Quarter of academics believe REF will lead to redundancies

University staff reveal their concerns ahead of research excellence framework

December 16, 2014

On Thursday, the results of the 2014 research excellence framework will be published.

The exercise is designed to show the quality of research taking place at UK higher education institutions. To achieve this, some 36 disciplinary panels have read and graded 191,232 research outputs by more than 50,000 academic staff located in 154 higher education institutions.

With both funding and prestige hanging on the results, the implications for institutions and individual academics are significant. Indeed, according to more than 1,800 academics who have so far responded to the 2015 Times Higher Education Best University Workplace Survey (click here to take part), almost a quarter (23 per cent) believe the REF results could lead to redundancies in their department. Among the 448 academics who identify as working at Russell Group institutions, this figure increases to 25 per cent.

Earlier this year, the 2014 survey revealed a string of concerns about the ways in which the REF was impacting on university employees and their work. Below, we have published a selection of these comments.

You can let us know your thoughts about the process by tweeting us using the hashtag #MyREFstory.

Comments from this year’s Best University Workplace Survey 2014:

The bad…

  • “The bottom line is without REFable papers, grant income and excellent teaching scores you are gone and you need to be doing equally well on all three fronts.This takes all the flexibility away from department heads to manage a portfolio of staff where some bring in money, some are prolific and others are great at pastoral/teaching. Burnout, demotivation and lack of collegiality are the order of the day. Everyone is fearful for their jobs.”
  • “REF exclusion of a number of staff, myself included, has created a group of academic staff who are second-class citizens in the department. This leads to being assigned low-status, time-consuming admin, and to being treated disrespectfully by some (first-class citizen) colleagues.”
  • “The university will be looking to cut expenditure, probably after the REF is announced, and academics are most likely to face the axe.”
  • “Why study and research for years to get a PhD, publish books and work to establish a body of knowledge when you are all stuck in the same open-plan office space, working from a single desk while expected to teach, see students, submit multimillion-pound external research bids and write journal articles for the next REF? It does not work, the system is broken.”
  • “The university has clearly been appointing people with short-term REF goals in mind; many of these people feel that the university has not made a long-term commitment to them, and that there is no reason for them to commit to the university in the long term.”
  • “Personally, I am in a fairly strong position in the REF, have lots of research funding and popular with students, but I hate seeing the way others are treated. Staff are targeted for redundancy under the guise of ‘restructuring’; others get on the wrong side of someone on the Senior Management Team and…end up being sacked or otherwise pushed out.”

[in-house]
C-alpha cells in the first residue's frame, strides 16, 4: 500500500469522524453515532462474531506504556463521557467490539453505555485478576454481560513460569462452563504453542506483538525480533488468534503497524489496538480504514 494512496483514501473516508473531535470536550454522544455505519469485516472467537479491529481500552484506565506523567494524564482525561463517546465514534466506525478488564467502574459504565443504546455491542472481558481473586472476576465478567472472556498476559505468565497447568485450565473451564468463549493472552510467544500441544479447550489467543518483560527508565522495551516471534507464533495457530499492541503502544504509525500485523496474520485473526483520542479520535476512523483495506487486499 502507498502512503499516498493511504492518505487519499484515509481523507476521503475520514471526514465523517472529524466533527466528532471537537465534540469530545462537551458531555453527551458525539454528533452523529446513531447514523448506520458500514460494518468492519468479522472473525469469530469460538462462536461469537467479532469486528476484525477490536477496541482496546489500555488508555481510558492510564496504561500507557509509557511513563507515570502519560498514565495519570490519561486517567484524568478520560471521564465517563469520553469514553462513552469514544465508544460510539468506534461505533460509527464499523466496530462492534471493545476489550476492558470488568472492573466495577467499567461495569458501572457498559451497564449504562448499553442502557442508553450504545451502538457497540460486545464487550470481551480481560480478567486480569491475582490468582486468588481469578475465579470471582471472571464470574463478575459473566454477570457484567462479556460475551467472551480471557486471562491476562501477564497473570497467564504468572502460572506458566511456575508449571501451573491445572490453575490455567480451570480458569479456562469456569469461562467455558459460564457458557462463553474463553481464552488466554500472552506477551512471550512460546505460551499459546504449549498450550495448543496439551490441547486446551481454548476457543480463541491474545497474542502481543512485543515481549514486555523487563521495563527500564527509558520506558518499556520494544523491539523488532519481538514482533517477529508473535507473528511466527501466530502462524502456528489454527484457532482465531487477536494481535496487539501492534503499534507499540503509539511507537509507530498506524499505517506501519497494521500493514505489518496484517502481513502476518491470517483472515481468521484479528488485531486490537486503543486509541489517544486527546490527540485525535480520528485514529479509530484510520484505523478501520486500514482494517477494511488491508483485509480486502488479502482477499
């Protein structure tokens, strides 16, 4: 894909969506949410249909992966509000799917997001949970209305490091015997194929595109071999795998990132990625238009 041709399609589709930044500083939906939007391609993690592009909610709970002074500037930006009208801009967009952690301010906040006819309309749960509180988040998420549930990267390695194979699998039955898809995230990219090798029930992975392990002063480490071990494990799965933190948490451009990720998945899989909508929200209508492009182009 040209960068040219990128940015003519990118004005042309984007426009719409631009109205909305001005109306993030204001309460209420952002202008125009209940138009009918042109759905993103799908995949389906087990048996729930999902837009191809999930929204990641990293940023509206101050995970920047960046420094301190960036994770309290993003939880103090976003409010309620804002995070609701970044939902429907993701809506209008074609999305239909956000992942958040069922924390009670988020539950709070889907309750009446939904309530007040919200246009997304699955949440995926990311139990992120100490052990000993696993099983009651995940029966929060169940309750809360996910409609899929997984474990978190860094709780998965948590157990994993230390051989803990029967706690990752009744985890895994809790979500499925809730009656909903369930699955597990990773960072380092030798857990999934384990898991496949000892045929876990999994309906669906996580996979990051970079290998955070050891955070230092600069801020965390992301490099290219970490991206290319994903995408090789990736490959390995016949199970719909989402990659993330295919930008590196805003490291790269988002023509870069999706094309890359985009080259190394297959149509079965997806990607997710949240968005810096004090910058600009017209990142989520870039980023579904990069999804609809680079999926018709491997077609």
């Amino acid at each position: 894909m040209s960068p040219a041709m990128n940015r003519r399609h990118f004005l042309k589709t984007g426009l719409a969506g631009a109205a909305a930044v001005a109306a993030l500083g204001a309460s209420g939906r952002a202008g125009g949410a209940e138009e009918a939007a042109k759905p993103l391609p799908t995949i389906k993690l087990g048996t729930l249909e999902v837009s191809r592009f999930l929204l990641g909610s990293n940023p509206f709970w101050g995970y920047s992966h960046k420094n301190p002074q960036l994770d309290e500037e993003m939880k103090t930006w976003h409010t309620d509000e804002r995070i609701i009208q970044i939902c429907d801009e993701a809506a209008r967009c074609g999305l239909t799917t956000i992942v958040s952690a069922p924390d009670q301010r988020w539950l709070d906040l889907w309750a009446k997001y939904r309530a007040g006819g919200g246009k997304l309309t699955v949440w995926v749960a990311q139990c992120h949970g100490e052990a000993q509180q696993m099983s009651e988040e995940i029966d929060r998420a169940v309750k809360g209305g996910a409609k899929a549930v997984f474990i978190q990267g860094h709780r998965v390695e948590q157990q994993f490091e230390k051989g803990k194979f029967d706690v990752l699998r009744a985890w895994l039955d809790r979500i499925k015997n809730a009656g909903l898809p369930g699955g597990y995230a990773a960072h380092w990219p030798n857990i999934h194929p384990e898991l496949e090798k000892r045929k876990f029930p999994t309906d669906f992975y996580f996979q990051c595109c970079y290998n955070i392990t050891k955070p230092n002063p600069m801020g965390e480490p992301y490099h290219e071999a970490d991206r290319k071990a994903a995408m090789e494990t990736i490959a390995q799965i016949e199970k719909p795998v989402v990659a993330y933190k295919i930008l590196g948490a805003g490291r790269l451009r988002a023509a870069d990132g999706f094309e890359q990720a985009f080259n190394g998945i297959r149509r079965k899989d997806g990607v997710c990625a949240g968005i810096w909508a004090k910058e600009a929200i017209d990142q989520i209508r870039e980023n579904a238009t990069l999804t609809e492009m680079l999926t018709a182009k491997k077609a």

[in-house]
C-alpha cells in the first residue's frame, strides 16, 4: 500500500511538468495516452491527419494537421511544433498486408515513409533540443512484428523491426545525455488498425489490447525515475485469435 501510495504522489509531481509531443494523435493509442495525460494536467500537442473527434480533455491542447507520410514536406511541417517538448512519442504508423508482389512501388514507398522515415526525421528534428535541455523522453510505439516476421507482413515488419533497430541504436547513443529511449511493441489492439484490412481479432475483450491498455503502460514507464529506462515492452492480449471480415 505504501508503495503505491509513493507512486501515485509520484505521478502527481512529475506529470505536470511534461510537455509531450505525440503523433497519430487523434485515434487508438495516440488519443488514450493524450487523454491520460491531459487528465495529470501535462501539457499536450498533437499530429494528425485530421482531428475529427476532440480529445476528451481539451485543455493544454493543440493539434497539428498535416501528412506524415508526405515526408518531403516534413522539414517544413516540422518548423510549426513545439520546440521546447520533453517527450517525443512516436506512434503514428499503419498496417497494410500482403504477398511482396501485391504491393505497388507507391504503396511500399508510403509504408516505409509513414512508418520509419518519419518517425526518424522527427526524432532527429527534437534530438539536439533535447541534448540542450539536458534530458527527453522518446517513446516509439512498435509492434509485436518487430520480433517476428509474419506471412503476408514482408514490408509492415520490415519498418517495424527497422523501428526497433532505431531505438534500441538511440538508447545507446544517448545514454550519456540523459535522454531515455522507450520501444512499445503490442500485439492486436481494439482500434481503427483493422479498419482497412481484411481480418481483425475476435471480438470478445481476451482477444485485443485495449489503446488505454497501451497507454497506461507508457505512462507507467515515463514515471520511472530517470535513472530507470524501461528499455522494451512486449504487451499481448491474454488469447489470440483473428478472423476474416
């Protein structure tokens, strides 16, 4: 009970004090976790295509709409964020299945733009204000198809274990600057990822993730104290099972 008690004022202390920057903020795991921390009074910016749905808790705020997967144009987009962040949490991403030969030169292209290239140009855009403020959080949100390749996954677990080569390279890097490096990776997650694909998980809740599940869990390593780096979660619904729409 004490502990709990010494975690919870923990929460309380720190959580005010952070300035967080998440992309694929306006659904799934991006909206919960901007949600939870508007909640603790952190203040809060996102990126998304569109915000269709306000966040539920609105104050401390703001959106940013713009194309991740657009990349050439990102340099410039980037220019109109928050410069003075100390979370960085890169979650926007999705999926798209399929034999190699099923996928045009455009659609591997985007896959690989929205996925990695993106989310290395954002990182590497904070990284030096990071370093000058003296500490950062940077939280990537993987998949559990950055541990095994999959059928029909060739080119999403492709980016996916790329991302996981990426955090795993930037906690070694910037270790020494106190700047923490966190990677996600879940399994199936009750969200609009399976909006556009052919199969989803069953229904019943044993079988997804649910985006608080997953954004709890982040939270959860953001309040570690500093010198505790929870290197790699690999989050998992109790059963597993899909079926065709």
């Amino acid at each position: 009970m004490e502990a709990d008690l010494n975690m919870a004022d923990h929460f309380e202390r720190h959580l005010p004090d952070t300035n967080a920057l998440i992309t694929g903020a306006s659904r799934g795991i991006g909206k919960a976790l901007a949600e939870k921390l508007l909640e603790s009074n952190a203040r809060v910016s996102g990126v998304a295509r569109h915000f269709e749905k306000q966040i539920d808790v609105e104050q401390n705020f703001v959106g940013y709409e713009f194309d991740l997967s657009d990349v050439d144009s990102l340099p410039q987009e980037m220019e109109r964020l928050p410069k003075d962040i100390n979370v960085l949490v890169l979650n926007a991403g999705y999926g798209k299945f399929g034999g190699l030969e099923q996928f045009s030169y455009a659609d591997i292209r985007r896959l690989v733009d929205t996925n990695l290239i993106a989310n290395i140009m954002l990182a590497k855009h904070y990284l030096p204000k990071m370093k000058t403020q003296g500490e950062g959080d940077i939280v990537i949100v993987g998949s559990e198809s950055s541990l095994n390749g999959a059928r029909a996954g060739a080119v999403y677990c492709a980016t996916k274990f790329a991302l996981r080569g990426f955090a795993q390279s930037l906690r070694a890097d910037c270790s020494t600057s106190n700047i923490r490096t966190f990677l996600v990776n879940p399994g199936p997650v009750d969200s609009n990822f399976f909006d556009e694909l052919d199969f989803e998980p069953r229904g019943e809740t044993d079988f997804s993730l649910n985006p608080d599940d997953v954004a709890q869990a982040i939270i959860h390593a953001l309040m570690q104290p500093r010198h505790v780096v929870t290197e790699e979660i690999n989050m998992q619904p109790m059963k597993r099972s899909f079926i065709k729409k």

• “The old ethos of the college – and the reasons it attracted students – have been crushed by a REF-driven drive to make the college into something that it is not and cannot become.”
  • “Everyone is stressed over the REF, and there is talk about lots of jobs being under threat if we don’t do well in the REF and get student numbers up.”
  • “Bad teaching and a ‘don’t care’ attitude is not punished by institutions that only care about income at the REF. This seems to have been a problem with all of the universities I have worked for.”
  • “The REF is a huge downer which results in lots of wasted energy and time. It removes the focus from the actual research to silly, irrelevant, pointless games.”
  • “The creation of permanent positions for those who have worked in jobs for many years is rare, a recent example is the creation of short-term lectureships to boost REF returns leaving those appointed to the positions wondering if they’ll still have a job after the REF.”
  • “The vice-chancellor and some other senior staff have approached REF, and assessment of staff, in a way which has caused considerable demoralisation. I think the present v-c has no real interest in good teaching or research, but is only interested in reputation, and management of media response.”
  • “Workload is absurdly unbalanced: leads to schisms within the university, between those who lead MSc modules with six students and have a 4* REF output, and those who are willing to teach the big first-year classes and turn out on a Saturday for open days. Expect this is true everywhere though.”
  • “I fear the REF has a key impact of encouraging universities to see staff as disposable – with new models bought shortly before the census date. It does little to encourage long-term thinking, support for the quality of research or for teaching.”

…and the not-so-bad

  • “Generally, my department has an incredibly healthy attitude towards research management and the REF. My research is well supported and I am not pressured to research areas that are ‘more likely’ to get into top ranked journals.”
  • “I love it [at my university]. The university is very relaxed and supportive and not beating up hard-working researchers over the REF.”

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